Faculty research - visual highlights
Dick Brennan: Bacterial multi-drug resistance transcription activator BmrR/DNA/TPP+ complex. The drug changes BmrR conformation, bringing together the ends of the dimers (blue & red) to bind DNA and unwind it, thus positioning the two promoter sites for transcription. PDB 1R8E at 2.4A resolution; J Biol Chem 2004, 279: 20356-62.
Maria Schumacher: Trypanosomal guide-RNA matchmaking protein for large-scale editing of U-bases in the mRNA. T brucei MRP1/MRP2 heterotetramer, with "whirly" TF fold. It binds guide-RNA stem-loop II tightly, but opens out stem-loop I to bind the cognate mRNA sequence. PDBs 2GIA at 1.89A resolution, 2GJE at 3.37A; Cell 2006, 126: 701-11.
Harold Erickson: Model of microtubule organization and assembly/disassembly, showing both protofilaments (vertical) and 3-start helices within the tubule, and inside-out rings curling out from the top end. Subunits in each alpha/beta tubulin dimer are labeled and color-coded. J Cell Biol 1996, 135: 5-8.
Bruce Donald: Computational structure-based redesign of enzyme activity, in the non-ribosomal peptide synthesis system. Uses provably complete search algorithms that generate an ensemble of low-energy structures for the designed sequence changes. PNAS 2009, 106: 3764-9.
Dan Kiehart: Time-course studies of the interacting forces involved in dorsal closure of drosophila embryo, using laser-cut perturbations (blue line), fluorescent labels, mutants, and mathematical analysis of the forces. HFSP J 2008, 4: 220-37.
Seok-Yong Lee: Mapping of co-evolved residues (reddish patches), showing that two separate binding interfaces are required for function of voltage-dependent K+ channels. (A-C are in stereo) PLoS Biol 2009, March 7(3):e1000047.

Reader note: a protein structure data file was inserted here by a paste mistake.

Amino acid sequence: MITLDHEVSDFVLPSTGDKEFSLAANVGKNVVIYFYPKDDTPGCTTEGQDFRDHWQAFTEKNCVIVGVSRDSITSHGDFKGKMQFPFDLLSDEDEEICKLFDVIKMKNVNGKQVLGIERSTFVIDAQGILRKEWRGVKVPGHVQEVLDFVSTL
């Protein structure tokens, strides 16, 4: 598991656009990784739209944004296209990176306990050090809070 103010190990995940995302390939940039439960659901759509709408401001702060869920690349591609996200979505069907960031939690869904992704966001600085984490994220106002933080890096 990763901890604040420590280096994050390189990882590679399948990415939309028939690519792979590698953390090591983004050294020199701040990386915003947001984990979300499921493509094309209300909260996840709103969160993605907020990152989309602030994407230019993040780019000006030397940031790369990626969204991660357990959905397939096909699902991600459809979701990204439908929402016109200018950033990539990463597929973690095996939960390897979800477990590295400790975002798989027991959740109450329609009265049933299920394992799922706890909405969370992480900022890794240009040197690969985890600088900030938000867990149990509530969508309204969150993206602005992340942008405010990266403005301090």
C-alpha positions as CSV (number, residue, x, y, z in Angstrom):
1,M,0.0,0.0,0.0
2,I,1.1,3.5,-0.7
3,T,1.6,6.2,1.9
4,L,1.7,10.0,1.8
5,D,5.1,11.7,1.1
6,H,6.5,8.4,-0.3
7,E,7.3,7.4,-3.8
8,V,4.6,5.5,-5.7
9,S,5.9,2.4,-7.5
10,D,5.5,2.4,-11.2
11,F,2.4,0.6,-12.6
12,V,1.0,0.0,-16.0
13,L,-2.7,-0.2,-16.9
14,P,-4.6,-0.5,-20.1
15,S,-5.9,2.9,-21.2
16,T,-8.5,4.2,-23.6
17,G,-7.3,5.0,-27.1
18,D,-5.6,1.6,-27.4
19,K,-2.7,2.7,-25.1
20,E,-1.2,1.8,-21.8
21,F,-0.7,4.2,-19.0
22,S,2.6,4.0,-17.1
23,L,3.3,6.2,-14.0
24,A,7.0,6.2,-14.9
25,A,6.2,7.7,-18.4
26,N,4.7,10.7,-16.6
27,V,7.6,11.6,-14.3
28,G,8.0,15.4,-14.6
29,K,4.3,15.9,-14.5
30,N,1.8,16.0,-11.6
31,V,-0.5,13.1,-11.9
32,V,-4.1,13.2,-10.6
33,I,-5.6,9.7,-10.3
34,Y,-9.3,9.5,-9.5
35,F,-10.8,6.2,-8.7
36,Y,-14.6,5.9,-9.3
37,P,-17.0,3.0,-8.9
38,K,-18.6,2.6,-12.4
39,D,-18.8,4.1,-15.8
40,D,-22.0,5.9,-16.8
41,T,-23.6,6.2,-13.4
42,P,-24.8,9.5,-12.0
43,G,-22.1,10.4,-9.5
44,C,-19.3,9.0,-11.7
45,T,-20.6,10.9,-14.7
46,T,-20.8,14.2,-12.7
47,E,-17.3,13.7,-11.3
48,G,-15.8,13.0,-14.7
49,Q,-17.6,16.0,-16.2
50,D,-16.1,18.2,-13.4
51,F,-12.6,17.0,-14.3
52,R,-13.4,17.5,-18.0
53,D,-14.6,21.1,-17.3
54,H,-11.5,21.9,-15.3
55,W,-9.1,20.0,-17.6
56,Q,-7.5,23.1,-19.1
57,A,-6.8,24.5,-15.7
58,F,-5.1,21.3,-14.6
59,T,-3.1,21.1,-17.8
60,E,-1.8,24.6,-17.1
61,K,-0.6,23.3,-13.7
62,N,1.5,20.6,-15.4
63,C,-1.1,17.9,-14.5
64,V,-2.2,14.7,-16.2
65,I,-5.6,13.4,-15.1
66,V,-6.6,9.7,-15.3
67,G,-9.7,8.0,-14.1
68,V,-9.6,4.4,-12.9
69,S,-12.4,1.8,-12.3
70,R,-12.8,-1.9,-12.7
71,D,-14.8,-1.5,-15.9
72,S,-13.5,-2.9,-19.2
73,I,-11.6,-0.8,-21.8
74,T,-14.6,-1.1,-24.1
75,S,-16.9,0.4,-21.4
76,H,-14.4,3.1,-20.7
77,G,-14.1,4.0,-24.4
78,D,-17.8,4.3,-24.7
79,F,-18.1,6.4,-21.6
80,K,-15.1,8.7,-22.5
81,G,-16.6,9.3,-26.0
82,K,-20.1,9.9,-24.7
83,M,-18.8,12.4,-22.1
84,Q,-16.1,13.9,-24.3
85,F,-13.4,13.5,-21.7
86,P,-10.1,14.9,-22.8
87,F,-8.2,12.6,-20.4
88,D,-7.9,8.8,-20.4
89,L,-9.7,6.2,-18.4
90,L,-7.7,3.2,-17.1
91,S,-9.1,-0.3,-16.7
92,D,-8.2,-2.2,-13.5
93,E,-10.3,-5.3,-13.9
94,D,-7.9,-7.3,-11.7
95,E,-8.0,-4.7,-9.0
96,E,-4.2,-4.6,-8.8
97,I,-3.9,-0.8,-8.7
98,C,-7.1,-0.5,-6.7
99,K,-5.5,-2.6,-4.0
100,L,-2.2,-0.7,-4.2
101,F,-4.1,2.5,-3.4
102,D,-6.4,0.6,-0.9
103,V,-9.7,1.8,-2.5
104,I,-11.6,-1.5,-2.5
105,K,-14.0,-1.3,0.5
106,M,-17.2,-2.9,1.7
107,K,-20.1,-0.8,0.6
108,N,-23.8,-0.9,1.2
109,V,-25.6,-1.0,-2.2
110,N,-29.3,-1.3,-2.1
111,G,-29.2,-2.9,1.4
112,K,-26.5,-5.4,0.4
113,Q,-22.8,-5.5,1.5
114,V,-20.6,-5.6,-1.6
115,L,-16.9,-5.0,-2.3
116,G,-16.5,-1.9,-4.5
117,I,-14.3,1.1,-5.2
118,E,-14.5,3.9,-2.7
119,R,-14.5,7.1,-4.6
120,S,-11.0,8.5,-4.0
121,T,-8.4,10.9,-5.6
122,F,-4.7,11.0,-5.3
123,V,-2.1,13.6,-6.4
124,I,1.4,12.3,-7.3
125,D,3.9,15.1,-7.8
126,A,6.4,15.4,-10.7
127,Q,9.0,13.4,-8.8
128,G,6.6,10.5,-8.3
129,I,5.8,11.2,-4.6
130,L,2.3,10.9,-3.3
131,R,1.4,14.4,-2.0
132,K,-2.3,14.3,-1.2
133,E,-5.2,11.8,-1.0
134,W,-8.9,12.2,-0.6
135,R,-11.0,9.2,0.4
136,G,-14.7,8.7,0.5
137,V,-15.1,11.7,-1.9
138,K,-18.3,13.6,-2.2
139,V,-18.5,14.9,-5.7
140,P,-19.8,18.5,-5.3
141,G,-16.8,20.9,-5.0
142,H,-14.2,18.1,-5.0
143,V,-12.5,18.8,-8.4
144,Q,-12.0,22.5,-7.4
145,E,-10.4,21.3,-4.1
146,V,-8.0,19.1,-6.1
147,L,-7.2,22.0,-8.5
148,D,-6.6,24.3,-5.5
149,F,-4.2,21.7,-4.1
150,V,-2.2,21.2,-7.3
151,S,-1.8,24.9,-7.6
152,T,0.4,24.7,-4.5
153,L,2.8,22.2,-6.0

Jane Richardson: Original hand-drawn ribbon schematic of triose phosphate isomerase. Chosen as Wikipedia picture-of-the-day for Nov. 19 2009. The 1981 Anatomy and Taxonomy of Protein Structures article that introduced ribbon drawings is available on-line at Anatax.
Terry Oas: The calculated folding mechanism through 38 partially folded substates of wild type monomeric lambda repressor. Circles correspond to helices, either folded (white) or unfolded (black) and contacting in either native (red) or non-native pairs. The width of a line between substates corresponds to the relative rate of substate formation. Non-native intermediates occur, and the final step to native is a slow one. PNAS 2009, 106: 13737-41. A related current study assigned NMR spectra of a folding intermediate and measured the flux through alternate pathways of coupled folding and ligand binding for the "intrinsically disordered" RNAse P protein. PNAS 2009, 106: 13737-41.
Terry Oas: apo-RNAse P protein is "intrinsically disordered", however even with small ligands it can become partially ordered, and even fully ordered. The entire protein structure is shown with helicies in gray that are disordered in the intermediate state. The black NMR peaks are from the partially ordered form, the red peaks are those additional that appear for the fully ordered state to compose the entire assigned spectrum.
Dave Richardson: Detailed view and analysis of conformation and interactions at the binding site of the 1U8D G-riboswitch, displayed in KiNG (Protein Sci 2009, 18: 2403-9). Electron density is shown as gray contours, all-atom contact analysis (Acta Cryst 2010, D66: 12-21) is shown with color-coded dot patches, and RNA backbone conformers are labeled with 2-character "suite names" defined in RNA 2008, 14: 465-81.